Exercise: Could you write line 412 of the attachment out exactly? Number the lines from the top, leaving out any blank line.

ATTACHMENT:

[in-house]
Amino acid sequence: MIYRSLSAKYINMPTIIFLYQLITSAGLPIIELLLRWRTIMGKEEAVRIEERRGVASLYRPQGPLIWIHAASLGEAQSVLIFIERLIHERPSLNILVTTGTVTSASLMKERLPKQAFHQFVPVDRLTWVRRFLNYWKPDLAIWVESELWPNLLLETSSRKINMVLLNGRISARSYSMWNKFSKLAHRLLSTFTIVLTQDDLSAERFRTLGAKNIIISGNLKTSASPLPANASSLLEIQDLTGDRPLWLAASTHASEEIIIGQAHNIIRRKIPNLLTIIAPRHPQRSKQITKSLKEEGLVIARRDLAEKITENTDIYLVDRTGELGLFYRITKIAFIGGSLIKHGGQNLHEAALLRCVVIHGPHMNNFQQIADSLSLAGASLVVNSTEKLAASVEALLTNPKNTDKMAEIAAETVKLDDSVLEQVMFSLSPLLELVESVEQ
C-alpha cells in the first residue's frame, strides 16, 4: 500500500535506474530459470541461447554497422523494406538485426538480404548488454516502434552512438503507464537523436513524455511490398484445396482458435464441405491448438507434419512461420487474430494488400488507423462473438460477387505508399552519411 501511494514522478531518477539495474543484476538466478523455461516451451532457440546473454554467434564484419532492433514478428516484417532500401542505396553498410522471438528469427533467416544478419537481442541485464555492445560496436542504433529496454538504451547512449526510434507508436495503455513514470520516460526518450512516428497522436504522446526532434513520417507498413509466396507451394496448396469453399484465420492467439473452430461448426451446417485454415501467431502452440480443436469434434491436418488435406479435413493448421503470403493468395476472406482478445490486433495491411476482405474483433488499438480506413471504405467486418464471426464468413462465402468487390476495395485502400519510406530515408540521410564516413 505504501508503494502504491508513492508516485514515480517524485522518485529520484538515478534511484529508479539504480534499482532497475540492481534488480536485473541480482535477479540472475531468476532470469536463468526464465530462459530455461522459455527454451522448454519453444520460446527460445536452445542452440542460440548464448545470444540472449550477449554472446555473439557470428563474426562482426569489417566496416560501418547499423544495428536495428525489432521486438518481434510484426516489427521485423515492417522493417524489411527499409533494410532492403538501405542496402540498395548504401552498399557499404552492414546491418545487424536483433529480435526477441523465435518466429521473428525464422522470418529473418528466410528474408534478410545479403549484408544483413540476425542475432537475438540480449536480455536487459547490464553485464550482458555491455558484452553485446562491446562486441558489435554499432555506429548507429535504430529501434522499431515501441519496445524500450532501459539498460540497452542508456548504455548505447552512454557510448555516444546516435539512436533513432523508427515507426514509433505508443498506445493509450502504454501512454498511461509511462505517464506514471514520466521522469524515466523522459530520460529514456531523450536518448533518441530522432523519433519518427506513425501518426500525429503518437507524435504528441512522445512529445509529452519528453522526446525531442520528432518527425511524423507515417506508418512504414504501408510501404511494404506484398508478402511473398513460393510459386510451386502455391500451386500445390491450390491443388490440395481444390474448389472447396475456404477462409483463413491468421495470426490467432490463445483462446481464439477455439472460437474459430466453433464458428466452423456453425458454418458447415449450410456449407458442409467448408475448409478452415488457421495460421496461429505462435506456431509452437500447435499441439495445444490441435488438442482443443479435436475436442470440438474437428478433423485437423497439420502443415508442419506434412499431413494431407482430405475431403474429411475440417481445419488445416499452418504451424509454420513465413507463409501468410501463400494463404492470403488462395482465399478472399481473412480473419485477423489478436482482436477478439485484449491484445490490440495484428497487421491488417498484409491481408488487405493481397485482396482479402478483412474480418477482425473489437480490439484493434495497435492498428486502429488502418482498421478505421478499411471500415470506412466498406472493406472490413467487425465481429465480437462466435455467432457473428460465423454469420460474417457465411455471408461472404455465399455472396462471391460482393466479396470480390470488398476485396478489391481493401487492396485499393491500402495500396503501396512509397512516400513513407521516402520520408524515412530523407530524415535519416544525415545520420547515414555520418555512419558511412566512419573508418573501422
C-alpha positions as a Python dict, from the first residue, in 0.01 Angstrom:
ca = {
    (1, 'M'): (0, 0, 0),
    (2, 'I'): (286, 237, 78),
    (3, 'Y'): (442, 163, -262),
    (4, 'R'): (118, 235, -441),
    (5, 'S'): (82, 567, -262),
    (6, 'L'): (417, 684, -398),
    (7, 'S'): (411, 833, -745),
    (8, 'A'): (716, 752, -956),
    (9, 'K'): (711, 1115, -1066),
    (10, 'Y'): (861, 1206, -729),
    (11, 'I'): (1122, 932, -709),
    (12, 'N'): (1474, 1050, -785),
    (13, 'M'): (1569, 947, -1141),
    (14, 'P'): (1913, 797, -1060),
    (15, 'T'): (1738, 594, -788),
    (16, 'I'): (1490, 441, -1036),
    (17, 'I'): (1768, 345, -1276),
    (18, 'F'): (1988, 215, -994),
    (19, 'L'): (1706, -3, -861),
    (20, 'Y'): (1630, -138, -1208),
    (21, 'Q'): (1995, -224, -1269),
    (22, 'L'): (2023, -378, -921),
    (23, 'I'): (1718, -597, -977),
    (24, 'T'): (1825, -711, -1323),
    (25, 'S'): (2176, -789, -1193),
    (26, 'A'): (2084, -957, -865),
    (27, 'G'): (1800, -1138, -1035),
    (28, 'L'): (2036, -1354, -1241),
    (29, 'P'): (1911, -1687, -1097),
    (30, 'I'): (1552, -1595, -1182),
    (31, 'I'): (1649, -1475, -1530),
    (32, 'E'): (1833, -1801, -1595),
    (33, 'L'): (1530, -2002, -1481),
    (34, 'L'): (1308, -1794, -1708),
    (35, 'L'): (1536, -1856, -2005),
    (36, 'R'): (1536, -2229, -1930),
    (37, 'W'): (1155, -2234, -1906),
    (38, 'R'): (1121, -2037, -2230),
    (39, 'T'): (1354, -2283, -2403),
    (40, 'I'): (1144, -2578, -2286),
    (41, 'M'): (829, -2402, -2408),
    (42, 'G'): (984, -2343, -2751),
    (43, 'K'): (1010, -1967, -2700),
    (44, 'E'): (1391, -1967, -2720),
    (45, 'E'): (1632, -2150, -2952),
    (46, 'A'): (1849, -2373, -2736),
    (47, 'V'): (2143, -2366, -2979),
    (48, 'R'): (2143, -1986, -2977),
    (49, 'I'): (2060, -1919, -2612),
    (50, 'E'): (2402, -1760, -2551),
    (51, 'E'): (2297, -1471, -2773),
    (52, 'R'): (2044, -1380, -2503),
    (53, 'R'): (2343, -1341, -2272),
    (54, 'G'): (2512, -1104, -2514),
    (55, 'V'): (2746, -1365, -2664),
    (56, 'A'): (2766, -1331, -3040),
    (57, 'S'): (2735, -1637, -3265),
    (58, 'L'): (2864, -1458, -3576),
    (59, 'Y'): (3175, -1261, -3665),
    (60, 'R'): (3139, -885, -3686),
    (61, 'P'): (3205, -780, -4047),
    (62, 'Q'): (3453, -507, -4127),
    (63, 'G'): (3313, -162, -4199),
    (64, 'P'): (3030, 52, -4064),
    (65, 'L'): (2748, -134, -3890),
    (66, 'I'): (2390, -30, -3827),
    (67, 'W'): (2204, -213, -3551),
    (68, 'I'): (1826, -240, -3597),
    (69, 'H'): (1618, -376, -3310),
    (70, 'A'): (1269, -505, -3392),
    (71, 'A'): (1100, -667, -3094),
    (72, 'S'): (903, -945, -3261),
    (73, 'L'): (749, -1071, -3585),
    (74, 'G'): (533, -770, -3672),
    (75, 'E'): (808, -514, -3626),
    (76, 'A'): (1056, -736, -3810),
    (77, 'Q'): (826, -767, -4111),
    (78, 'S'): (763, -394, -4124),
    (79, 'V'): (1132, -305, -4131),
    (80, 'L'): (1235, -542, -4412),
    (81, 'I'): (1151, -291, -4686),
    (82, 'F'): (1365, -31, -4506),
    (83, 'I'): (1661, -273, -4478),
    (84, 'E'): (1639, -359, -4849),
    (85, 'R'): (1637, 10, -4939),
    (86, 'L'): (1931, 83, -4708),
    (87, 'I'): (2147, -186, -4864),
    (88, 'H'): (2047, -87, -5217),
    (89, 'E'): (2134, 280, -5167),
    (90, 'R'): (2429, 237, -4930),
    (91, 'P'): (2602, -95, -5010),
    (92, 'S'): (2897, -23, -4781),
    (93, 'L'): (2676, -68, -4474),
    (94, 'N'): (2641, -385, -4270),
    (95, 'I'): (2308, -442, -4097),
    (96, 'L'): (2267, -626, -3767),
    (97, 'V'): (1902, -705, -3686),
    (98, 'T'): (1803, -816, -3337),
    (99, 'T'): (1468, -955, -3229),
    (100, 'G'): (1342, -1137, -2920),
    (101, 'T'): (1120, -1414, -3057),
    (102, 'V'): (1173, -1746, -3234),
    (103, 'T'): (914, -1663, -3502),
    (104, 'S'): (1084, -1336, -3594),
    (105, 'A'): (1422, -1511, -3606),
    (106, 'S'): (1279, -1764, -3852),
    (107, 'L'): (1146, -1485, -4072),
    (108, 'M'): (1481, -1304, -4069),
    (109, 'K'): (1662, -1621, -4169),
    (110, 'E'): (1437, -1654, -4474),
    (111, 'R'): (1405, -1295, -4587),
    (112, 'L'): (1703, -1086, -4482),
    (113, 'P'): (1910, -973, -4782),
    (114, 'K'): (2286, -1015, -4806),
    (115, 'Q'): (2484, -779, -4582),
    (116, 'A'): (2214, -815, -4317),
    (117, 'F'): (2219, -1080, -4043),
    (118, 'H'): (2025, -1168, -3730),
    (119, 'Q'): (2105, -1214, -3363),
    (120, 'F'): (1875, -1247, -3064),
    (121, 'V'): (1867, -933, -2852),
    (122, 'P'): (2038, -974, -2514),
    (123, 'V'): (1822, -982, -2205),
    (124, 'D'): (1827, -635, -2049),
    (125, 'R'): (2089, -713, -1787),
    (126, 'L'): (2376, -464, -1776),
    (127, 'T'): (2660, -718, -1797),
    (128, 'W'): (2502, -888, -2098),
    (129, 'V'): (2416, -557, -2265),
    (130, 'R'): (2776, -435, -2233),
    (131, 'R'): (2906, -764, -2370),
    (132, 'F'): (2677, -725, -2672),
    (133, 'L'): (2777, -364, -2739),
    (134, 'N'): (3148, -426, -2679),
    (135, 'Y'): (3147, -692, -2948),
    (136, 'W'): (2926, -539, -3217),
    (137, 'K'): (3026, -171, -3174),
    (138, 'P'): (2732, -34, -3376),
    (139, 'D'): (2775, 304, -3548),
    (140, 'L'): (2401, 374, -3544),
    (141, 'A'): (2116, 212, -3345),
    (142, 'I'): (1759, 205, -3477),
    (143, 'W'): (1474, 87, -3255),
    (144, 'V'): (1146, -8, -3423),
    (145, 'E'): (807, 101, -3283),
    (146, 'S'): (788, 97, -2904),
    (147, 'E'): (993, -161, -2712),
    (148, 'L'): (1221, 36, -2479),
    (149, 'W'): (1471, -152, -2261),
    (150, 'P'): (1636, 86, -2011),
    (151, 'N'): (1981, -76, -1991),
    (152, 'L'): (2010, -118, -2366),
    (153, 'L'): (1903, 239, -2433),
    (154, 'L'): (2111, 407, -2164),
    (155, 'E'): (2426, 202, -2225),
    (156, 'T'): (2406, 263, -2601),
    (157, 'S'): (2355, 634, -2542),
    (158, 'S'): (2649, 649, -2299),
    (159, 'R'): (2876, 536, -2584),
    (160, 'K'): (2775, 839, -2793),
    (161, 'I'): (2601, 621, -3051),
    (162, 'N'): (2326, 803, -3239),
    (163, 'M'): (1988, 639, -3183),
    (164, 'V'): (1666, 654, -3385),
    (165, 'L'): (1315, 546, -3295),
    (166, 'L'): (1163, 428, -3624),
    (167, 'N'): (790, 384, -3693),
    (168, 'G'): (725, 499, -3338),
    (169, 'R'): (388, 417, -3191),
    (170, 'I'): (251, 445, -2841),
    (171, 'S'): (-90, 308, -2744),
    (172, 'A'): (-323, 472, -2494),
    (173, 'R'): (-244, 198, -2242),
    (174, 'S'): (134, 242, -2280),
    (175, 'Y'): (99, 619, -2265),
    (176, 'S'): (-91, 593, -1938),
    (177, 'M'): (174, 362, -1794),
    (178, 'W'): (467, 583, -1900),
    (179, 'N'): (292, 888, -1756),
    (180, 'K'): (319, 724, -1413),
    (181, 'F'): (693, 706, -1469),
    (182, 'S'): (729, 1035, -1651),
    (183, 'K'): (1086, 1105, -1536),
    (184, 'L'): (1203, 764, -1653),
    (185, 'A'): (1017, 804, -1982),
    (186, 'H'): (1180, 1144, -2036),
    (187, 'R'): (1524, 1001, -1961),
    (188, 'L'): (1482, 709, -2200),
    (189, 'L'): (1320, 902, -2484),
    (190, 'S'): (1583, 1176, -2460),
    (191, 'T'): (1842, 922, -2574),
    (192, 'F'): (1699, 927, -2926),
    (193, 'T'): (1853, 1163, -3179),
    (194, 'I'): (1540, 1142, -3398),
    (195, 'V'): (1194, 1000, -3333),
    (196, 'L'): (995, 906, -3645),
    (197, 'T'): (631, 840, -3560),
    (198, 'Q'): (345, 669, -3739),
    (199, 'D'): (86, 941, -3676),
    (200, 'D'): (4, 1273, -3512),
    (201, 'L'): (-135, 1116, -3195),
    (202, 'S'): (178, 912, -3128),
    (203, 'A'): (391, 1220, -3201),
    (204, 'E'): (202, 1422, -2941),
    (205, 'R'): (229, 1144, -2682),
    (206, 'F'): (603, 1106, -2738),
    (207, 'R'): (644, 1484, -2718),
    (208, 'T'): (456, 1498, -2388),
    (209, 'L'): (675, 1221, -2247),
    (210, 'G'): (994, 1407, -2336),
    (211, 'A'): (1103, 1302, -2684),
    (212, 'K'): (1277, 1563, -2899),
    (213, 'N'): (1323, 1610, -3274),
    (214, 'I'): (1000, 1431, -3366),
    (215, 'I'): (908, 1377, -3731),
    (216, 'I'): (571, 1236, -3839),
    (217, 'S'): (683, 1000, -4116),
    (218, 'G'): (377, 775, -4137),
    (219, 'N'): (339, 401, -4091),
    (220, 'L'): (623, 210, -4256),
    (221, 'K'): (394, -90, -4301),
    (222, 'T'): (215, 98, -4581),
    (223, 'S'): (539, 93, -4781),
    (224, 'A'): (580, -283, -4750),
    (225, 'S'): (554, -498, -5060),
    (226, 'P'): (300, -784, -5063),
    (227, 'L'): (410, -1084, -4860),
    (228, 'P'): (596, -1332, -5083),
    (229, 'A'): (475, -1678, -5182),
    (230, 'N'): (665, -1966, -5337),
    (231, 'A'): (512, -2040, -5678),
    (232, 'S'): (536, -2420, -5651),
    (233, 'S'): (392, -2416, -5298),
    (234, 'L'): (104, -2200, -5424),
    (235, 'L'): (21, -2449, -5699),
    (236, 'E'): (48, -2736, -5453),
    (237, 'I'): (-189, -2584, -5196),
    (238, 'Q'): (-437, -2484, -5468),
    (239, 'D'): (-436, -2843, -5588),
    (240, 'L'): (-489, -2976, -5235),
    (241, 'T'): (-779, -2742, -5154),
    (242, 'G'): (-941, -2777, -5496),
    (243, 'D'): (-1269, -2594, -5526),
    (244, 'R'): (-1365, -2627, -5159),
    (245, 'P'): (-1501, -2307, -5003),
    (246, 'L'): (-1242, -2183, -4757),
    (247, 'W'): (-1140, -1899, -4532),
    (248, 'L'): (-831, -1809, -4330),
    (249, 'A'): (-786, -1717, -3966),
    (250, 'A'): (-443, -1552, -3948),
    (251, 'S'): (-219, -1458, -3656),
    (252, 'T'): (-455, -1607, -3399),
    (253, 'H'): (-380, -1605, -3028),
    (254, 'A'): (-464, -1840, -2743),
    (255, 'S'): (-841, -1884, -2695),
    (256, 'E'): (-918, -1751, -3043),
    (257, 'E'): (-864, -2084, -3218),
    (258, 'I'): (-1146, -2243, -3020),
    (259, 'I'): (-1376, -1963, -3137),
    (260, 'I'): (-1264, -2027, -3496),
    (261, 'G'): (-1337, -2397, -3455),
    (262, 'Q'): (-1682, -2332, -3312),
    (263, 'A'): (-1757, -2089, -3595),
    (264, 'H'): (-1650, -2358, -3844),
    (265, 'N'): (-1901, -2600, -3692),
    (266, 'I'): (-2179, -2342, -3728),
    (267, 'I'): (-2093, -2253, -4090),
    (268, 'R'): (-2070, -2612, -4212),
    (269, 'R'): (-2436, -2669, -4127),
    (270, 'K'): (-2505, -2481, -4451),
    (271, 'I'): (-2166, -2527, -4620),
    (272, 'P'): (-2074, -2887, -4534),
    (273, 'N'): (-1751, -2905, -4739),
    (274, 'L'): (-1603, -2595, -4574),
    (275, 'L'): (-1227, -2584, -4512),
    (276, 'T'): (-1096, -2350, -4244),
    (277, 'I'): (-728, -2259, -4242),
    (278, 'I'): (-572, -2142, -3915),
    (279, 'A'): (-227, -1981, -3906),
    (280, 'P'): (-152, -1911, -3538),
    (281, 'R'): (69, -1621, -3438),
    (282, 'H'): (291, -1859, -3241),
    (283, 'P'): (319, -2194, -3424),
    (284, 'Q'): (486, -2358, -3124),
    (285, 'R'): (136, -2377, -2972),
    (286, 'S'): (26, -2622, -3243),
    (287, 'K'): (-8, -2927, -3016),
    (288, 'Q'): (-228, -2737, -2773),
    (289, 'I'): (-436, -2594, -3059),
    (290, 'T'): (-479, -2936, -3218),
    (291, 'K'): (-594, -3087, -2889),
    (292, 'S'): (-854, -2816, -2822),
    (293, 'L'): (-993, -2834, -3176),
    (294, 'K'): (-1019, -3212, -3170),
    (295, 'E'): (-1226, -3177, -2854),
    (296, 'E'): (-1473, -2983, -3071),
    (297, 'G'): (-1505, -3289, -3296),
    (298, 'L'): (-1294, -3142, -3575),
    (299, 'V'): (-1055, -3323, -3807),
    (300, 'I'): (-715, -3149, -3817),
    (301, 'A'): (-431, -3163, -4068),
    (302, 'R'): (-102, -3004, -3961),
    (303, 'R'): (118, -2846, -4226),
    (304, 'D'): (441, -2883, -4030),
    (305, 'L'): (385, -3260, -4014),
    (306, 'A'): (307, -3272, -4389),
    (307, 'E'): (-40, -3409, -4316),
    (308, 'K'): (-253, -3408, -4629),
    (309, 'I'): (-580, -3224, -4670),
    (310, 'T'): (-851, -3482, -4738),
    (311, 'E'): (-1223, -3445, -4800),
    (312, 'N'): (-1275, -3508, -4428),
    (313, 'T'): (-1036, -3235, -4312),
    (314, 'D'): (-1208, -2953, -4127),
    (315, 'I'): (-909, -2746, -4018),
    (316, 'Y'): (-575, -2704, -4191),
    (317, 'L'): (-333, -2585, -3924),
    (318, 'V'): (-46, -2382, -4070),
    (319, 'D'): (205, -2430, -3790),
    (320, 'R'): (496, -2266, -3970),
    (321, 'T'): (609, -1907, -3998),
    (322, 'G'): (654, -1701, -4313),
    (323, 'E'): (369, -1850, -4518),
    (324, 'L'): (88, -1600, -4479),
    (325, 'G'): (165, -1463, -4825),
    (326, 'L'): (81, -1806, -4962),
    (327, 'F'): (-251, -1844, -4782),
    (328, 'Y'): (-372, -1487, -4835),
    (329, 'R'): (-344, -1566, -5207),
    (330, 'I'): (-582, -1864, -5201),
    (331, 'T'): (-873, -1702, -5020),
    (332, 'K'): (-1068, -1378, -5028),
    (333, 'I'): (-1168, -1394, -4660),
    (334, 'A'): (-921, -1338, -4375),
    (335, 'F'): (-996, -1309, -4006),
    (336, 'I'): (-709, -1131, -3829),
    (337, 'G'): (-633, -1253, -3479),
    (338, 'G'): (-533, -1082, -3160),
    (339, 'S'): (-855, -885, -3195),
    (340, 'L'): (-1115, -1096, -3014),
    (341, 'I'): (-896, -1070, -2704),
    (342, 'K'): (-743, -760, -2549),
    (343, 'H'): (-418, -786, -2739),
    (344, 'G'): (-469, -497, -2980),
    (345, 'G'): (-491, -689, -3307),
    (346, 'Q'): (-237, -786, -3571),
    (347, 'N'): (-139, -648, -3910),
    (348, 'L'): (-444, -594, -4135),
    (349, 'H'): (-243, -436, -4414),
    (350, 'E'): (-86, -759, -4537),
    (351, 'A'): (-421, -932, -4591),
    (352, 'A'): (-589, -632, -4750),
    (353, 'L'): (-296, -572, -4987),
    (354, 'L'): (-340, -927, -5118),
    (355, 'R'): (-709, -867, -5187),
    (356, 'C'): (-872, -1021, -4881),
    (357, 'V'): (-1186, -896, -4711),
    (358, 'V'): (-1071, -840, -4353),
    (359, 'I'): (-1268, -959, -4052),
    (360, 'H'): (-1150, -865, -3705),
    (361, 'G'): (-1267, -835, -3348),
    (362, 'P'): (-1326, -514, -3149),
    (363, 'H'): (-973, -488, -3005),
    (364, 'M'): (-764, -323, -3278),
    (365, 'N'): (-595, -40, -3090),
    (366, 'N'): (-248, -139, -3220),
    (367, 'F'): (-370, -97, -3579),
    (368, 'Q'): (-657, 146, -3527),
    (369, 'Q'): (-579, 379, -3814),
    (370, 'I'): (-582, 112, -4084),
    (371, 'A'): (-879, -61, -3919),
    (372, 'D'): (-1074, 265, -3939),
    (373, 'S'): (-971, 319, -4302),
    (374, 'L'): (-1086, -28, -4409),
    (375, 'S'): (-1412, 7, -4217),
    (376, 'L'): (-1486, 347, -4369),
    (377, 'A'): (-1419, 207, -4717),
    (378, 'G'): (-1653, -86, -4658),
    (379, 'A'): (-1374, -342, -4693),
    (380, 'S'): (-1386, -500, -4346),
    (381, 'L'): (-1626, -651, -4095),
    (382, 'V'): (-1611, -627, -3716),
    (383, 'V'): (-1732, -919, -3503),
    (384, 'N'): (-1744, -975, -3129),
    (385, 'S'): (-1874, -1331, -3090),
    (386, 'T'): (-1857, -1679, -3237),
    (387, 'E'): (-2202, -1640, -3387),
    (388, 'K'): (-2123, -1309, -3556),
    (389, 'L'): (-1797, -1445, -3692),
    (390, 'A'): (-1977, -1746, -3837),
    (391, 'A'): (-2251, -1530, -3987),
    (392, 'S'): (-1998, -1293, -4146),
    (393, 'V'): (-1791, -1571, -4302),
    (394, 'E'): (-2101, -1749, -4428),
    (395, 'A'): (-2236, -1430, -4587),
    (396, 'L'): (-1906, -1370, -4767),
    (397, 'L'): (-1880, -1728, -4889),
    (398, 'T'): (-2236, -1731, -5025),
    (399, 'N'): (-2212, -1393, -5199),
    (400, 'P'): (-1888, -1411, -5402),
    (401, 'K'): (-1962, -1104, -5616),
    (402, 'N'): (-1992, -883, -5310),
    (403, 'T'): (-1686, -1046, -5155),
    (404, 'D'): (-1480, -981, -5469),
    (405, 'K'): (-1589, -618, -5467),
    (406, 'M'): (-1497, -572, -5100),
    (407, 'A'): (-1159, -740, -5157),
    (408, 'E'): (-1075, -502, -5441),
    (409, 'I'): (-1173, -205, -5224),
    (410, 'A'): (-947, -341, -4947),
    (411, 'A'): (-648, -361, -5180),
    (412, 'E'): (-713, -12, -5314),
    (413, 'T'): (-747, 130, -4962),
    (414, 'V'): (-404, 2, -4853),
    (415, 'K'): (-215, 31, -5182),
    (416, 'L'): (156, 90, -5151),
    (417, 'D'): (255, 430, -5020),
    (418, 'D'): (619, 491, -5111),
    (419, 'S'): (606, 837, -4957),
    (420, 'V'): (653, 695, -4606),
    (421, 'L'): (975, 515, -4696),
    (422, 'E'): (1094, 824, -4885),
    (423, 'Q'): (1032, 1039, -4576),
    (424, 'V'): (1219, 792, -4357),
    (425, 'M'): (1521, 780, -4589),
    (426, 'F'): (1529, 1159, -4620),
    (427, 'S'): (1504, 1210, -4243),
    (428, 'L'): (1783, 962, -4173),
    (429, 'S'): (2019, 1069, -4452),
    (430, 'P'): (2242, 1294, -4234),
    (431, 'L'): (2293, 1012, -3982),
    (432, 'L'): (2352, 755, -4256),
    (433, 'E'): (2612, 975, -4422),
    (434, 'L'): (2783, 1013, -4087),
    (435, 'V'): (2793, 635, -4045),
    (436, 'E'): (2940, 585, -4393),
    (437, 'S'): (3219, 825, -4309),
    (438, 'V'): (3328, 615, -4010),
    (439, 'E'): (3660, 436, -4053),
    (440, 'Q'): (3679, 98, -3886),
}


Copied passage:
    (407, 'A'): (-1159, -740, -5157),